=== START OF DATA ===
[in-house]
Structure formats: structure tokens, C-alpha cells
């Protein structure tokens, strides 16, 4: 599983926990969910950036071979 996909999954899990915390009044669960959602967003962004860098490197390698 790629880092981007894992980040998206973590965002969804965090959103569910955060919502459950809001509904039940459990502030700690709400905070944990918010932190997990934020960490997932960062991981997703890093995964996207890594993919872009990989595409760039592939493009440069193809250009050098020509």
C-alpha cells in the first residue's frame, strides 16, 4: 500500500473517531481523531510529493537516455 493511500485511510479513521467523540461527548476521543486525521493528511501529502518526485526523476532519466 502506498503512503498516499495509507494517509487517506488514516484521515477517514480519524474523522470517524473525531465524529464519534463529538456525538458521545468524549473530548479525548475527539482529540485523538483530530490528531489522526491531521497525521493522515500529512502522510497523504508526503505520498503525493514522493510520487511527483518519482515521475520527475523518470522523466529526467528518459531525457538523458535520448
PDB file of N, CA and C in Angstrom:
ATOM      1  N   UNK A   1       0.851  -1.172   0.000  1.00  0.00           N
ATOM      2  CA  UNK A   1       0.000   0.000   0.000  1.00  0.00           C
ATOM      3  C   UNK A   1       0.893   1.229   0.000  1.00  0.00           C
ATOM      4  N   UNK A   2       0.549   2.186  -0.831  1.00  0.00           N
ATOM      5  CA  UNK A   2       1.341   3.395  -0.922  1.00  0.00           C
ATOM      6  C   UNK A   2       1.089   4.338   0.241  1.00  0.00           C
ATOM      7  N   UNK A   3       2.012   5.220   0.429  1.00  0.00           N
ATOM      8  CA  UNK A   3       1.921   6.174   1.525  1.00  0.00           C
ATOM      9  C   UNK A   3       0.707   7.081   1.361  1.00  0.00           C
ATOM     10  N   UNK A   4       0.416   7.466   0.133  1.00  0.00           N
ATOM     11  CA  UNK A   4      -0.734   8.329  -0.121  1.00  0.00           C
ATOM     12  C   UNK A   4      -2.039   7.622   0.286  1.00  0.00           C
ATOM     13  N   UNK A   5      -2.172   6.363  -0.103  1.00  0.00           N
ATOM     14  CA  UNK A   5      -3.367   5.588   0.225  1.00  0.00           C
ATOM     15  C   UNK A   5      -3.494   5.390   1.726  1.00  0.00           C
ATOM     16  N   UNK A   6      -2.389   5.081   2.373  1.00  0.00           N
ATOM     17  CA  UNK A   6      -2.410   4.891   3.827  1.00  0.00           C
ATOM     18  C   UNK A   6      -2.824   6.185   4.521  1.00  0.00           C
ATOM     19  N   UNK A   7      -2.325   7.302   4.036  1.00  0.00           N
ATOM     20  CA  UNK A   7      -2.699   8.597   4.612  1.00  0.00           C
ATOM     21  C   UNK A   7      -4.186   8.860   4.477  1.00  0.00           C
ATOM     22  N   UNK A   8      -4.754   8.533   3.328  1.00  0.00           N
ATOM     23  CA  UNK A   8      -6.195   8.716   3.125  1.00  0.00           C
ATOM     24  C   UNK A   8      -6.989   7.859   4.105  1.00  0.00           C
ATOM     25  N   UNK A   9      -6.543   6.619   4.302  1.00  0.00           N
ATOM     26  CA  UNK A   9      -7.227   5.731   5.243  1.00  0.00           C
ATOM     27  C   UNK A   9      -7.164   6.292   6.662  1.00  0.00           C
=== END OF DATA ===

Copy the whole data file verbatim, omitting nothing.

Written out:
[in-house]
Structure formats: structure tokens, C-alpha cells
């Protein structure tokens, strides 16, 4: 599983926990969910950036071979 996909999954899990915390009044669960959602967003962004860098490197390698 790629880092981007894992980040998206973590965002969804965090959103569910955060919502459950809001509904039940459990502030700690709400905070944990918010932190997990934020960490997932960062991981997703890093995964996207890594993919872009990989595409760039592939493009440069193809250009050098020509």
C-alpha cells in the first residue's frame, strides 16, 4: 500500500473517531481523531510529493537516455 493511500485511510479513521467523540461527548476521543486525521493528511501529502518526485526523476532519466 502506498503512503498516499495509507494517509487517506488514516484521515477517514480519524474523522470517524473525531465524529464519534463529538456525538458521545468524549473530548479525548475527539482529540485523538483530530490528531489522526491531521497525521493522515500529512502522510497523504508526503505520498503525493514522493510520487511527483518519482515521475520527475523518470522523466529526467528518459531525457538523458535520448
PDB file of N, CA and C in Angstrom:
ATOM      1  N   UNK A   1       0.851  -1.172   0.000  1.00  0.00           N
ATOM      2  CA  UNK A   1       0.000   0.000   0.000  1.00  0.00           C
ATOM      3  C   UNK A   1       0.893   1.229   0.000  1.00  0.00           C
ATOM      4  N   UNK A   2       0.549   2.186  -0.831  1.00  0.00           N
ATOM      5  CA  UNK A   2       1.341   3.395  -0.922  1.00  0.00           C
ATOM      6  C   UNK A   2       1.089   4.338   0.241  1.00  0.00           C
ATOM      7  N   UNK A   3       2.012   5.220   0.429  1.00  0.00           N
ATOM      8  CA  UNK A   3       1.921   6.174   1.525  1.00  0.00           C
ATOM      9  C   UNK A   3       0.707   7.081   1.361  1.00  0.00           C
ATOM     10  N   UNK A   4       0.416   7.466   0.133  1.00  0.00           N
ATOM     11  CA  UNK A   4      -0.734   8.329  -0.121  1.00  0.00           C
ATOM     12  C   UNK A   4      -2.039   7.622   0.286  1.00  0.00           C
ATOM     13  N   UNK A   5      -2.172   6.363  -0.103  1.00  0.00           N
ATOM     14  CA  UNK A   5      -3.367   5.588   0.225  1.00  0.00           C
ATOM     15  C   UNK A   5      -3.494   5.390   1.726  1.00  0.00           C
ATOM     16  N   UNK A   6      -2.389   5.081   2.373  1.00  0.00           N
ATOM     17  CA  UNK A   6      -2.410   4.891   3.827  1.00  0.00           C
ATOM     18  C   UNK A   6      -2.824   6.185   4.521  1.00  0.00           C
ATOM     19  N   UNK A   7      -2.325   7.302   4.036  1.00  0.00           N
ATOM     20  CA  UNK A   7      -2.699   8.597   4.612  1.00  0.00           C
ATOM     21  C   UNK A   7      -4.186   8.860   4.477  1.00  0.00           C
ATOM     22  N   UNK A   8      -4.754   8.533   3.328  1.00  0.00           N
ATOM     23  CA  UNK A   8      -6.195   8.716   3.125  1.00  0.00           C
ATOM     24  C   UNK A   8      -6.989   7.859   4.105  1.00  0.00           C
ATOM     25  N   UNK A   9      -6.543   6.619   4.302  1.00  0.00           N
ATOM     26  CA  UNK A   9      -7.227   5.731   5.243  1.00  0.00           C
ATOM     27  C   UNK A   9      -7.164   6.292   6.662  1.00  0.00           C